The researchers found that Jupiter’s atmosphere is not as homogeneous as previously thought. There are more minerals near the center of the planet than in the other layers. Altogether, the minerals add between 11 and 30 Earth masses.

With the data in hand, the team built models of Jupiter’s internal dynamics. “In this paper, we compile the most comprehensive and diverse set of internal models of Jupiter to date and use them to study the distribution of heavy elements in the planet’s atmosphere,” they wrote.

The team created two sets of models. The first group is three-layer models and the second is models with a reduced core.

The researchers created two distinct types of Jupiter models. The 3-layer models have more distinct regions, with an inner core of minerals, a middle region dominated by metallic hydrogen, and an outer layer dominated by molecular hydrogen (H2.) to a reduced heart.

“There are two mechanisms for a gas giant like Jupiter to obtain minerals during its formation: through the accretion of small pebbles or large minor planets,” said lead author Miguel. “We know that once a small planet gets big enough, it starts ejecting pebbles. The mineral richness within Jupiter that we see now would be impossible to achieve before that. So we can rule out the scenario using only pebbles as a solid during Jupiter formation. Small planets are larger than Being banned, so it must have played a role.”

The abundance of minerals in Jupiter’s interior decreases with distance from the center. This indicates a lack of convection in the deep atmosphere of the planet, which scientists thought was present. “Earlier, we thought Jupiter had a heat transfer, like boiling water, which makes it quite mixed,” Miguel said. “But our findings appear differently.”

“We strongly demonstrate that the abundances of the heavy element are not homogeneous in Jupiter’s shell,” the authors wrote in their paper. “Our results indicate that Jupiter continued to accumulate heavy elements in large quantities while its hydrogen and helium atmosphere was growing, contrary to predictions based on the sequestration mass of pebbles in its simplest incarnation, preferring instead Earth-based models or more complex hybrid models.”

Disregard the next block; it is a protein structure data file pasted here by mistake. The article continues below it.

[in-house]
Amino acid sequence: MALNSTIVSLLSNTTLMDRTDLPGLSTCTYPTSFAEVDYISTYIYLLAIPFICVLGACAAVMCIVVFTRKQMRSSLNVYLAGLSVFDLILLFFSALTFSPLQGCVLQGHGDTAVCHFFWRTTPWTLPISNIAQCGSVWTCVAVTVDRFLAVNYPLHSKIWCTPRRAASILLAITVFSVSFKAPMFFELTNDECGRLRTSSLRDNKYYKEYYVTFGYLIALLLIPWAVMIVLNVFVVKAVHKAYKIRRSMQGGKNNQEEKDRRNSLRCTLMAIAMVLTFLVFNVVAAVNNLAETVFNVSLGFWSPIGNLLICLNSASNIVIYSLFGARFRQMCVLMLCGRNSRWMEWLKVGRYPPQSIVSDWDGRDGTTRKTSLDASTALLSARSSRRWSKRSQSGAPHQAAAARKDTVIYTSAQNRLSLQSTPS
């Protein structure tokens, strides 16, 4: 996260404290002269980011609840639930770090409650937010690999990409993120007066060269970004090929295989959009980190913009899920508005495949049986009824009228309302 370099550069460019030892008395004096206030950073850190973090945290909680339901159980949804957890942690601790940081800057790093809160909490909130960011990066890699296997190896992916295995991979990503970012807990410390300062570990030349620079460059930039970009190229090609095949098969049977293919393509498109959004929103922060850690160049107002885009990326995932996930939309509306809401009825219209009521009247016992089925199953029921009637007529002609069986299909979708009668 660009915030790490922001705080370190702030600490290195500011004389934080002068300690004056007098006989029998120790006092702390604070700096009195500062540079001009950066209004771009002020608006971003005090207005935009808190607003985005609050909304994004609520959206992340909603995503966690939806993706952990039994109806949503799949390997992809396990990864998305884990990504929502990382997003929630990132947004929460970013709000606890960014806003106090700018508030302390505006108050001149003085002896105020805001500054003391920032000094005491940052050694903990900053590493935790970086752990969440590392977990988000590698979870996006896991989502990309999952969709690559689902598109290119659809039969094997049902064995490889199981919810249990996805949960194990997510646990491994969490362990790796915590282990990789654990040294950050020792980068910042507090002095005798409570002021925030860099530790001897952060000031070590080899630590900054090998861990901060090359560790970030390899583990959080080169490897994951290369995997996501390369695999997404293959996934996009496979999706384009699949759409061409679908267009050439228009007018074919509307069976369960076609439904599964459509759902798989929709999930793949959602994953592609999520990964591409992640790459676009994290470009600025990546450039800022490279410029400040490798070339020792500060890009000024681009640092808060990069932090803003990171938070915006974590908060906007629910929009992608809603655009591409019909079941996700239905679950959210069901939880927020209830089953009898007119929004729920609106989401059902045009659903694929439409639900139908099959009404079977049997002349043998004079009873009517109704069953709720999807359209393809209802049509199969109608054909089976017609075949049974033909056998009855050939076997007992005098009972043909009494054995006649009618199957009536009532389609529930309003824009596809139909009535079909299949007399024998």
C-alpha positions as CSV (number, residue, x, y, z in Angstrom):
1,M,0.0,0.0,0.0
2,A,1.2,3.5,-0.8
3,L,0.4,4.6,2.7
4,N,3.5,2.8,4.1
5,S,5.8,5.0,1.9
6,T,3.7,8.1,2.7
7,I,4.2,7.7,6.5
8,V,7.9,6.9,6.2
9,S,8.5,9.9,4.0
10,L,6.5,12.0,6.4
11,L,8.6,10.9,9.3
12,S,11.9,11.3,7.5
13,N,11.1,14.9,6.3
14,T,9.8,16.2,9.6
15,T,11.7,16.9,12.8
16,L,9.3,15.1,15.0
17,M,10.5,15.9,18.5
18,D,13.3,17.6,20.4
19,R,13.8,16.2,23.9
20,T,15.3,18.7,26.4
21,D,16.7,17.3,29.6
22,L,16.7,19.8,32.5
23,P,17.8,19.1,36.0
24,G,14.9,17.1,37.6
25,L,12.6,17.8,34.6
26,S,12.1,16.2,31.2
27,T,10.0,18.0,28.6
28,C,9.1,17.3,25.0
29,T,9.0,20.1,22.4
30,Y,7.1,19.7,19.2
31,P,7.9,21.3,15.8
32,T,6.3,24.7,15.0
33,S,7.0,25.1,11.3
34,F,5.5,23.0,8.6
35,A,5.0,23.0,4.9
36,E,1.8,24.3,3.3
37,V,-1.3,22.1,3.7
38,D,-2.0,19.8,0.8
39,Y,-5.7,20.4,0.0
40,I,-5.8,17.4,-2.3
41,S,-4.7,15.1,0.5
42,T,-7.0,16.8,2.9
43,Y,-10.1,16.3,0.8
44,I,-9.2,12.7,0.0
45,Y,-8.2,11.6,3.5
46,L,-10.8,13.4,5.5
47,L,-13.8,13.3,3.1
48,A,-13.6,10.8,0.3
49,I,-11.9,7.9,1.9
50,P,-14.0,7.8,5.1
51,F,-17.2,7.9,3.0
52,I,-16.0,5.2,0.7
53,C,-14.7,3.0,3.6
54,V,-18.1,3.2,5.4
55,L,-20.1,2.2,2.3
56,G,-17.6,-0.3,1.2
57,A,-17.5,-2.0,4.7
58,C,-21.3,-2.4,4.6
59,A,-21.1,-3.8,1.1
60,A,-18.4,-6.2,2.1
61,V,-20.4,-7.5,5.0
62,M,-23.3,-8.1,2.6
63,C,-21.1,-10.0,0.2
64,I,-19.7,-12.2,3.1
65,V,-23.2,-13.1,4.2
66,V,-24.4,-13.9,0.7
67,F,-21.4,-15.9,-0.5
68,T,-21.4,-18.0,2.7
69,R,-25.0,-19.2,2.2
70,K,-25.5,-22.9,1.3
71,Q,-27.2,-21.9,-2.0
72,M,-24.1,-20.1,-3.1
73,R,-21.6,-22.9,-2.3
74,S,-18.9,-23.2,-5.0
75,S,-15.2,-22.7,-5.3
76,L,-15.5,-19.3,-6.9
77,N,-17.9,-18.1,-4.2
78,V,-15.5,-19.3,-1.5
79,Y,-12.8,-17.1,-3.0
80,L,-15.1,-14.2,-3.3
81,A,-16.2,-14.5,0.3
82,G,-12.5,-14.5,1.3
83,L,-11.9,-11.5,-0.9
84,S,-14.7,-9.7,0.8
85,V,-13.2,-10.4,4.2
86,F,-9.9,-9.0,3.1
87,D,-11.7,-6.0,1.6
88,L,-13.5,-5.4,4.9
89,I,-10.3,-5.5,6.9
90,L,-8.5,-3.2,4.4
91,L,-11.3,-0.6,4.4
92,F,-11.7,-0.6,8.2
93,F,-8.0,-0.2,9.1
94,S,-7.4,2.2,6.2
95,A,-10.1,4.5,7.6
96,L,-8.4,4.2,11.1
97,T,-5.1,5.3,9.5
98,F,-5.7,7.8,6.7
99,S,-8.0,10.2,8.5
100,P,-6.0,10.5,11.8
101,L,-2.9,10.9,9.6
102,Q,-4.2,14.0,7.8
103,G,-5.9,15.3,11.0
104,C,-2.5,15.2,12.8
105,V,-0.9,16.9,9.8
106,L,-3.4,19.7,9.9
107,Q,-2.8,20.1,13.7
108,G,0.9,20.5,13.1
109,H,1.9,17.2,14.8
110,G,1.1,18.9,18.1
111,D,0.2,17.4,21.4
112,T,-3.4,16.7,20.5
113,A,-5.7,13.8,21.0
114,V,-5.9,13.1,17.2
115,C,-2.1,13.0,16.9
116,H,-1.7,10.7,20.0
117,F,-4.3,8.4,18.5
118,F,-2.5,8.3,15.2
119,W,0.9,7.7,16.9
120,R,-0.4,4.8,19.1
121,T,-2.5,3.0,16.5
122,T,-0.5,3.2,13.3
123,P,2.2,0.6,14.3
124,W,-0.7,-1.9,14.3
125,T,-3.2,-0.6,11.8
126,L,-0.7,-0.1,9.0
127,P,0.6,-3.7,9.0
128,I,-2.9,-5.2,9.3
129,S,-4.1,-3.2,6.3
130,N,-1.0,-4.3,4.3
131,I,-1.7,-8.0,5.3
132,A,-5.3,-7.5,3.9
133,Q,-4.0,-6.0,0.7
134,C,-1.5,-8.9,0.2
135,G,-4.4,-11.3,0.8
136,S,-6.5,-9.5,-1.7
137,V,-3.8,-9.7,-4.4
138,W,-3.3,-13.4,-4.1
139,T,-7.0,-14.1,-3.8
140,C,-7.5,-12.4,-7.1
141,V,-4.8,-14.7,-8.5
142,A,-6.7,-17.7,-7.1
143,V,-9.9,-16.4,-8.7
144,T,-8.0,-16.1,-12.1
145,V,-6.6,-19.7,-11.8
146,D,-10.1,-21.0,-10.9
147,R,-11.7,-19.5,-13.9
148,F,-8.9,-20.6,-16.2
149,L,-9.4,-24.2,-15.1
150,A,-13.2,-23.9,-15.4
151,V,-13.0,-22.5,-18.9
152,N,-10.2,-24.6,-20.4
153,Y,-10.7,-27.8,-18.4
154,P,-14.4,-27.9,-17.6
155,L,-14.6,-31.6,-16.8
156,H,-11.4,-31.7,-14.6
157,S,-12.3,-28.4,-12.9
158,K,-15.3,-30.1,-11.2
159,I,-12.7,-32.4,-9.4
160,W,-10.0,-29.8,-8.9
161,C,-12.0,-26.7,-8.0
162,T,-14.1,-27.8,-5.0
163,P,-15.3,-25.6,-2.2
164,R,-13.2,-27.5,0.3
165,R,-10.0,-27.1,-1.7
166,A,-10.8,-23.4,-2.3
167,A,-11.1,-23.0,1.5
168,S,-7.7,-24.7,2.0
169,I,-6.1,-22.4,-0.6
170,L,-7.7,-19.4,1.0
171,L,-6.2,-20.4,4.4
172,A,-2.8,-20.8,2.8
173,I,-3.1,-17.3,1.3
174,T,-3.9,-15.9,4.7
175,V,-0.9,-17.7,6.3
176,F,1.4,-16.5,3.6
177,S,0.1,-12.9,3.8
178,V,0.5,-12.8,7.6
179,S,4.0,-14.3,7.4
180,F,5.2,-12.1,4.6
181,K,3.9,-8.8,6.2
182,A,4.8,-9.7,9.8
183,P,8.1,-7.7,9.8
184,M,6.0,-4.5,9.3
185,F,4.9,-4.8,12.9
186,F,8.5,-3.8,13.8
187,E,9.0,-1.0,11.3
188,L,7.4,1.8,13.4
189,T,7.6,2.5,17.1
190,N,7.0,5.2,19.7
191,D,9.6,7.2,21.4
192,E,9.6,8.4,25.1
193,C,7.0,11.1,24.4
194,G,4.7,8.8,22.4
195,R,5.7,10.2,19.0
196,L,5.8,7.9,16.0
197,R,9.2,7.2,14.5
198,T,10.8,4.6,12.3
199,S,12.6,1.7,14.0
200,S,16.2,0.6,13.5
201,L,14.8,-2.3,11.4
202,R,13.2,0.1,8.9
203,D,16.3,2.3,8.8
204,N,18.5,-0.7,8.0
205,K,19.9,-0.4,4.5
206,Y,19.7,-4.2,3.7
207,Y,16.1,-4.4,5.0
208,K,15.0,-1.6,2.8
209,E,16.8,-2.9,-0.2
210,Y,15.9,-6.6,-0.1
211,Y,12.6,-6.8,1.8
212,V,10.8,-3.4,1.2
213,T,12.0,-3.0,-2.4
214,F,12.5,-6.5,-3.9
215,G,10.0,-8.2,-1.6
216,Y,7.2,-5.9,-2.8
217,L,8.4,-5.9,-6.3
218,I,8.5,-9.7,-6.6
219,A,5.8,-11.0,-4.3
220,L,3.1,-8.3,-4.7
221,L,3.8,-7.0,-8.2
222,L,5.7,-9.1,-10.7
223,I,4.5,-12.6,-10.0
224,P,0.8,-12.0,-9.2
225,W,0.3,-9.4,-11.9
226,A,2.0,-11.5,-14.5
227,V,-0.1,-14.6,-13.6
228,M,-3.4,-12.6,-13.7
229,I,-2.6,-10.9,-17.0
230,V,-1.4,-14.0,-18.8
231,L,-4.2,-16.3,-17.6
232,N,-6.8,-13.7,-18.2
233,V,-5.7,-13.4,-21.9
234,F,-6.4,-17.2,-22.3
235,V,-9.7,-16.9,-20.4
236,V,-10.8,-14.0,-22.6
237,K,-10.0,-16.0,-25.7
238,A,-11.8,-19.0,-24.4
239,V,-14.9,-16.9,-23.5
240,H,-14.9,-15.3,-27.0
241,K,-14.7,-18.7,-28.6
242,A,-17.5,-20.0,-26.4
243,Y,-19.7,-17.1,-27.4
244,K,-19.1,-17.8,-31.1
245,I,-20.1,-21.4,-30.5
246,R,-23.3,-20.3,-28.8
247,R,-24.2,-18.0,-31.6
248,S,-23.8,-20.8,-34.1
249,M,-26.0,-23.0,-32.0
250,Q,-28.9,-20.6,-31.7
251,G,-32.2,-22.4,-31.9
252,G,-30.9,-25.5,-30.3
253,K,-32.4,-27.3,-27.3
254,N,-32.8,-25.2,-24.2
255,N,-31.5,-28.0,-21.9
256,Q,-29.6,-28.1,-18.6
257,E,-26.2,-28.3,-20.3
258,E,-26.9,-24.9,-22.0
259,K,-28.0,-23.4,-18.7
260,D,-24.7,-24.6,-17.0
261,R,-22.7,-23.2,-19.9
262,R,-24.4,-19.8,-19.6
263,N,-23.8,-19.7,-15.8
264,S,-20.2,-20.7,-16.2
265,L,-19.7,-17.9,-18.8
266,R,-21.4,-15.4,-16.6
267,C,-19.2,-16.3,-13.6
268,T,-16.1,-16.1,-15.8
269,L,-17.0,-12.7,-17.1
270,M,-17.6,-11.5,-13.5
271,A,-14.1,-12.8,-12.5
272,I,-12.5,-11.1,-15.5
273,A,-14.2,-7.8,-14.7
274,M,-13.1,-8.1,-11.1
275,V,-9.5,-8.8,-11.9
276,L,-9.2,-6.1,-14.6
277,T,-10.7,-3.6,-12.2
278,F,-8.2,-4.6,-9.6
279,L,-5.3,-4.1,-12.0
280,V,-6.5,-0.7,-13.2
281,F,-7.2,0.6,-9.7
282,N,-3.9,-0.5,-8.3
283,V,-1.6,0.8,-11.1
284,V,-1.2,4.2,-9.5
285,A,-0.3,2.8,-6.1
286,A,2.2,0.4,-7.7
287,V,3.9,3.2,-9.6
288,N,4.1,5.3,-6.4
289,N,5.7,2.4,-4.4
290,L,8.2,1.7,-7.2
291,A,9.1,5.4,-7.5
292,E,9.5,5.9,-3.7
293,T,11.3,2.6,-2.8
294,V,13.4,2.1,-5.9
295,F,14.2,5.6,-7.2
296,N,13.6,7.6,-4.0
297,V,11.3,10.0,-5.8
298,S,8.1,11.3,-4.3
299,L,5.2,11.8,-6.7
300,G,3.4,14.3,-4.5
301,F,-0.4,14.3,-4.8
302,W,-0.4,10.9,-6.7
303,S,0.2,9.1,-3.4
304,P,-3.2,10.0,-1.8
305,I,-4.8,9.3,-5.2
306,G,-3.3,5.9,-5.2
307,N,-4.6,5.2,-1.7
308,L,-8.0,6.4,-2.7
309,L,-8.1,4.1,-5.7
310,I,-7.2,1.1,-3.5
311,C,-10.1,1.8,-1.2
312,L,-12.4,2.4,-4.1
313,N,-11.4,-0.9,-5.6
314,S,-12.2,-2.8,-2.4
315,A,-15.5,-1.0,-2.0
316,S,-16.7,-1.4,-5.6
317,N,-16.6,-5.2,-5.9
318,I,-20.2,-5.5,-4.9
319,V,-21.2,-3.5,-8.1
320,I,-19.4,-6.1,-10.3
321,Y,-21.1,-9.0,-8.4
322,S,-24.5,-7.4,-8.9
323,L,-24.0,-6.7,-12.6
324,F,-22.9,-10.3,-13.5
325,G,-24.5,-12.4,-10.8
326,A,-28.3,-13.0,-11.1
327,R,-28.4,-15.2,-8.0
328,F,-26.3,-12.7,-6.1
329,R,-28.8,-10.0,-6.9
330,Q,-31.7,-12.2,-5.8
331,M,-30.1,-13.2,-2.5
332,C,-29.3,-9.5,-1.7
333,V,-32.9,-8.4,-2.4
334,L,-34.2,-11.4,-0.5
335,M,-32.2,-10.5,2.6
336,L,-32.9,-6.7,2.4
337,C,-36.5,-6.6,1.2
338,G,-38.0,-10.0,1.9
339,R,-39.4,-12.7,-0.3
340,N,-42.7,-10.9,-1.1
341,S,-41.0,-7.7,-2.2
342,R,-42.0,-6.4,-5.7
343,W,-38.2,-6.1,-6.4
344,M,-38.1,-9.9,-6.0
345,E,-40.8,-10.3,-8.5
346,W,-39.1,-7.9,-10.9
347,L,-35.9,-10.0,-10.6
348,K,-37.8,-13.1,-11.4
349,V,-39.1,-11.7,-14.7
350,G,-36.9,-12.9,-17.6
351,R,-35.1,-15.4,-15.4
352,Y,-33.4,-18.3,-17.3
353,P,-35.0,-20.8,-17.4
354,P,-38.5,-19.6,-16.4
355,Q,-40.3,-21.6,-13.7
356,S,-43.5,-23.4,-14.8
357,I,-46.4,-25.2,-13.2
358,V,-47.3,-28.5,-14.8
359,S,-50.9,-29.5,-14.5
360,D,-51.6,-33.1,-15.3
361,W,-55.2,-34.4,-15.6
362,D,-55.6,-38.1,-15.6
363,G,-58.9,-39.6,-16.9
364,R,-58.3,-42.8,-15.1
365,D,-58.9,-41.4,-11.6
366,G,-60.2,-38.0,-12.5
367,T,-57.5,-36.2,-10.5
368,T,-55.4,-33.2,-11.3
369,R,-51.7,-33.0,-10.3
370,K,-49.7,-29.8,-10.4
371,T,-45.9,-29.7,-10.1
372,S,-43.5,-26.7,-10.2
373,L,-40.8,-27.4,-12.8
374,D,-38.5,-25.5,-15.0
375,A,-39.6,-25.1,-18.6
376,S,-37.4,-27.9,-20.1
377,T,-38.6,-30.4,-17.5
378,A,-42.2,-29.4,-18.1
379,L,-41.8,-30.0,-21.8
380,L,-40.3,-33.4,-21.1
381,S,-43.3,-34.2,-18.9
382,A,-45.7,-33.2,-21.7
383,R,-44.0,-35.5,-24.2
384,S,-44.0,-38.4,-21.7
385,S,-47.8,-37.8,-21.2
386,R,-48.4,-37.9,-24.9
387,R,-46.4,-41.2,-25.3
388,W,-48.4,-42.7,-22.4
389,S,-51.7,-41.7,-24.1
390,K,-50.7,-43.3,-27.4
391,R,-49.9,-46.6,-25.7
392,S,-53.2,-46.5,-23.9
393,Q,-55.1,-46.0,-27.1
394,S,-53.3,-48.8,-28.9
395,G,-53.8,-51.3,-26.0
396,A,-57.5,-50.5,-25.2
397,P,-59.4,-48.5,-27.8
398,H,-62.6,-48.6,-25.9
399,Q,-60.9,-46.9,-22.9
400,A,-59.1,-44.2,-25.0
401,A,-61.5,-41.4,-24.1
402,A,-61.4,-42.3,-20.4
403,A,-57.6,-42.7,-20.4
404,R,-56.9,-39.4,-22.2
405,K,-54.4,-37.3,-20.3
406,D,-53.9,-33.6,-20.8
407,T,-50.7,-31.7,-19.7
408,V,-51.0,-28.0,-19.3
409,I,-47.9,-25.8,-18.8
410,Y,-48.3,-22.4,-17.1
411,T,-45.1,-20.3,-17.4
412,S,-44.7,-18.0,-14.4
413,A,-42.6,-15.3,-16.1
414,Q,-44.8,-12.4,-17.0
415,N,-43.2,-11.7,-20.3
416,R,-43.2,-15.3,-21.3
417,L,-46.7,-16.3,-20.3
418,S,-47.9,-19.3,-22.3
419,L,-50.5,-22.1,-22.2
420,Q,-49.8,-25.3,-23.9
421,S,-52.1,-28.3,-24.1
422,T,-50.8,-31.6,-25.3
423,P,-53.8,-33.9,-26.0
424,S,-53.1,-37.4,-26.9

Artistic view of a protoplanet forming inside a protostar accretion disk Credit: ESO/L. Calsada http://www.eso.org/public/images/eso1310a/
Artistic view of a protoplanet forming inside a protostar accretion disk Credit: ESO/L. Calsada http://www.eso.org/public/images/eso1310a/

The authors also concluded that Jupiter did not mix with convection after it formed, even when it was still young and hot.

The team’s findings also extend to the study of gaseous exoplanets and efforts to determine their metallicity. “Our result…provides a basic example of an exoplanet: the heterogeneous envelope indicates that the observed metallicity is a lower bound on the metallicity of the planet’s metallic mass.”

In Jupiter’s case, there was no way to determine its metallicity from a distance. Only when Juno arrived were scientists able to measure metallicity indirectly. “Therefore, the metallic elements inferred from distant atmospheric observations in exoplanets may not represent the planet’s mineral mass.”

When the James Webb Space Telescope begins scientific operations, one of its tasks is to measure the atmospheres of exoplanets and determine their composition. As this work shows, the data that Webb provides may not capture what’s going on in the deep layers of gas giant planets.